Dangsan Station (당산역) Line 2 – Station #237, Line 9 – Station #913

OLYMPUS DIGITAL CAMERAI like Yeongdeungpo-gu.  It doesn’t have much charm, but it has more interesting and idiosyncratic spots than most people realize, or at least remember: the machine shops and art scene in Mullae, the Chinese neighborhood in Daerim, the parks and behemoth Yoido Full Gospel Church on Yeouido, Seonyudo’s industrial island oasis.  It’s also the (mostly) former site of many of the factories that helped drive Seoul’s postwar growth, and while it’s now in the throes of redevelopment and gentrification, some of those factories and industrial sites can still be found here and there, leaving Yeongdeungpo a district balanced between eras.

It’s the new Yeongdeungpo you see first when you arrive at Dangsan Station.  Beneath fading cherry blossoms on Yangpyeong-ro (양평로), the Thursday afternoon sidewalks were unexpectedly busy with people going in and out of cafes, grabbing lunch, and running errands.  On the corner outside Exit 12 about three dozen housewives nosed through the racks of discount clothes set up outside NC Ladies, a lone husband amongst them, showing great forbearance.  A recorded message, unusually calm, came out of a cell phone shop’s speakers, and a bit further down a trio of ajeosshis chatted in the middle of the sidewalk as pedestrians flowed around them.  With elections approaching, campaign banners were also strung up along the main streets, the ruling Saenuri Party being better represented, or at least making a stronger push in the area.

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OLYMPUS DIGITAL CAMERAA couple blocks east of Exit 9 was a large billboard for a new housing development called Riverich Officement.  First I wondered at the car wreck of a word that is ‘officement,’ though after a moment I conceded that what it was going for (office + apartment) was actually more sensible than the more common ‘officetel,’ which combines ‘office’ and… what?  Hotel?  There’s nothing hotel-y about them.  Regardless, it was still awkward as hell.  Then I turned my attention to the slogan (if that’s the right word) splashed across the top in large letters: ‘좋다!  2룸…좋다!  한강~’  Pardon?  Now, my Korean can generously be described as workmanlike, but, seriously, nobody actually talks like that, do they?  ‘It’s good!  2 rooms…good!  Han River~’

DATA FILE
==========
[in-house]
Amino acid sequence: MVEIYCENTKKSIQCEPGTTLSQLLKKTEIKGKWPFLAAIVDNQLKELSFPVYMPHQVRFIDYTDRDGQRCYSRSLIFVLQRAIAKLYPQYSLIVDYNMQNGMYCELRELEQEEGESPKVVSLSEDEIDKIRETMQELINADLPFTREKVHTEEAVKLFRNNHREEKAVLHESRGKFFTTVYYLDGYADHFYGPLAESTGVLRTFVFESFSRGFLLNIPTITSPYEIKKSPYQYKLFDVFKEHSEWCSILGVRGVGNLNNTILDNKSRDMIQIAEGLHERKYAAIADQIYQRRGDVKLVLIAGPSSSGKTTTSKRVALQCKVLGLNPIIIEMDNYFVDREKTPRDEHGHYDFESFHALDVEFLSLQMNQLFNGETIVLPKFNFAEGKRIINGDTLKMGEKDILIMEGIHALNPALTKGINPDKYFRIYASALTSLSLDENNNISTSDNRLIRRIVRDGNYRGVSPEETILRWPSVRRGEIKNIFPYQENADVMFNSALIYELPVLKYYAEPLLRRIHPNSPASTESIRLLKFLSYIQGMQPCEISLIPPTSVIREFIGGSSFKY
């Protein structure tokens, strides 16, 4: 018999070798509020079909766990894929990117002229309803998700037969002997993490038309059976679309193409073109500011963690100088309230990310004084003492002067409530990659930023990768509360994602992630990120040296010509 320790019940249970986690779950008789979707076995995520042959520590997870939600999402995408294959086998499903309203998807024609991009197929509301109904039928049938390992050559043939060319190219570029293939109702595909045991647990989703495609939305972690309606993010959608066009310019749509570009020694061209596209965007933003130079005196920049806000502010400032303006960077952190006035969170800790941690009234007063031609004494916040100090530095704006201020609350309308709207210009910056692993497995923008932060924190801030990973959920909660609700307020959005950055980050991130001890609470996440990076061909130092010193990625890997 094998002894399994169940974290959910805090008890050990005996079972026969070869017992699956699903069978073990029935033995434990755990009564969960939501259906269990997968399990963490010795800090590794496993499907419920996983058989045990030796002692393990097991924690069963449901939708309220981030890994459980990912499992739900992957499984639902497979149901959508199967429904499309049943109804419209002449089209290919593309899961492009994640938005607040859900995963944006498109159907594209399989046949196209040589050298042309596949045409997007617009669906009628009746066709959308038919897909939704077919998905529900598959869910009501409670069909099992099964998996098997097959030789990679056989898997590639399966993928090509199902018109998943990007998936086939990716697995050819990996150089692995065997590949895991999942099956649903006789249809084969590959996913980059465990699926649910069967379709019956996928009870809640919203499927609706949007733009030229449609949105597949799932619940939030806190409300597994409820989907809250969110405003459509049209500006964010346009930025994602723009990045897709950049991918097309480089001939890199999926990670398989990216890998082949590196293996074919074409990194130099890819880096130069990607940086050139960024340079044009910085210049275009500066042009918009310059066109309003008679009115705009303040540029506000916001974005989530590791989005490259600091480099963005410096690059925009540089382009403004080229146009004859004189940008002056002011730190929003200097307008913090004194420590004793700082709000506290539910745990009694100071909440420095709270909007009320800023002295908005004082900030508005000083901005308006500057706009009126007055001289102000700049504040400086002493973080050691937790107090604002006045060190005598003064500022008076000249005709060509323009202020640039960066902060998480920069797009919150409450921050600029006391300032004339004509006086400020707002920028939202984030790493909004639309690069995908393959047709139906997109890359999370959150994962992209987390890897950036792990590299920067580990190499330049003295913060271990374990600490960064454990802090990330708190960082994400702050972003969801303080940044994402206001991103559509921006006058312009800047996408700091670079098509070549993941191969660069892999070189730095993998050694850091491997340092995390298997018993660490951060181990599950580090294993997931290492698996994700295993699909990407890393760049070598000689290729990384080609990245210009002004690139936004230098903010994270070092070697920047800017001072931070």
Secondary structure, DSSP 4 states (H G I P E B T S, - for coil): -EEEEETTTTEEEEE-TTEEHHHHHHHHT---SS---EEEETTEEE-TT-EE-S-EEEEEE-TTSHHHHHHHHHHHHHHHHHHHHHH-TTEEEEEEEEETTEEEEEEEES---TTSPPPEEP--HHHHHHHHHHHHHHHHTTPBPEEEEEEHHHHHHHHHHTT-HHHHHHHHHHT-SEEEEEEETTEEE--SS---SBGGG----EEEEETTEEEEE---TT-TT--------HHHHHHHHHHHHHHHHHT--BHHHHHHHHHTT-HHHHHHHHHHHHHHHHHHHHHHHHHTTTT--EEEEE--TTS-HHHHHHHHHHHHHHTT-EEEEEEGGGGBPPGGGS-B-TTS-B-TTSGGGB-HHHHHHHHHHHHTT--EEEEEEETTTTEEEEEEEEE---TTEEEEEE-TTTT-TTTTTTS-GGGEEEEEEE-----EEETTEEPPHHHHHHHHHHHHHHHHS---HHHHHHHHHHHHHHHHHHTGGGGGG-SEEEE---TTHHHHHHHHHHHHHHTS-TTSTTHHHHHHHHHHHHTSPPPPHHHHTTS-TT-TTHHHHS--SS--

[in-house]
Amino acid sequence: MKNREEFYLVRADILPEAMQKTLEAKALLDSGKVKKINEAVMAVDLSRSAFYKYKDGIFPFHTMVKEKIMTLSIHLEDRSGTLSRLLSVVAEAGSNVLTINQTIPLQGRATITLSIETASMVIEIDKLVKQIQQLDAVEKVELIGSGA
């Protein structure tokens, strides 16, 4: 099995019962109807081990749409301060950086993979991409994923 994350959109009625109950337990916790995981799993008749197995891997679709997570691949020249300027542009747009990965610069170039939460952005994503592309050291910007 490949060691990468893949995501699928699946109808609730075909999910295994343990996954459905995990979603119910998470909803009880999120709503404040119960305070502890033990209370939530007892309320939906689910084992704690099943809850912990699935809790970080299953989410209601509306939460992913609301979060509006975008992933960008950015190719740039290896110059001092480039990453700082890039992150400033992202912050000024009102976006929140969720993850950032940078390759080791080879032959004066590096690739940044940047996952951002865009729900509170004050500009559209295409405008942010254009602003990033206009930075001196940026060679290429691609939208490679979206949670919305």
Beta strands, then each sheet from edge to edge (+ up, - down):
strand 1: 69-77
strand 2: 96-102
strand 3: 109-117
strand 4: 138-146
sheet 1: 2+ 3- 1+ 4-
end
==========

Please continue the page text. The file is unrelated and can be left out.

Anyway, the prospective tenants pictured alongside that bit of poetry give you a pretty good idea of what the area envisions itself to be.  The handsome young couple and their baby would likely feel right at home in any of the officements or officetels or aparts or whatever that dominate the backstreets of the eminently middle-class neighborhood, with churches and schools rounding out the mix.  Walking around through these streets south of the station I passed a guy selling flowers and other potted plants from a parked truck and watched as two women led a gaggle of ten day care kids down the sidewalk, all of the toddlers with their wrists attached to the long rope held by their minders, like some sort of adorable chain gang.

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A bit further west, across Dangsan-ro (당산로), were more apartment complexes, though here they were overshadowed by shiny new office towers, workers on cigarette breaks clumped in small groups outside.  Judging by the clothing that a lot of them were wearing, I guessed that many of the companies here were tech firms.  There were more jeans and hoodies than you’d ever see in Yeouido or Jongno, and you wouldn’t ever spot an employee with a t-shirt that read ‘Blue Jeans…For Your Ass’ in those places either.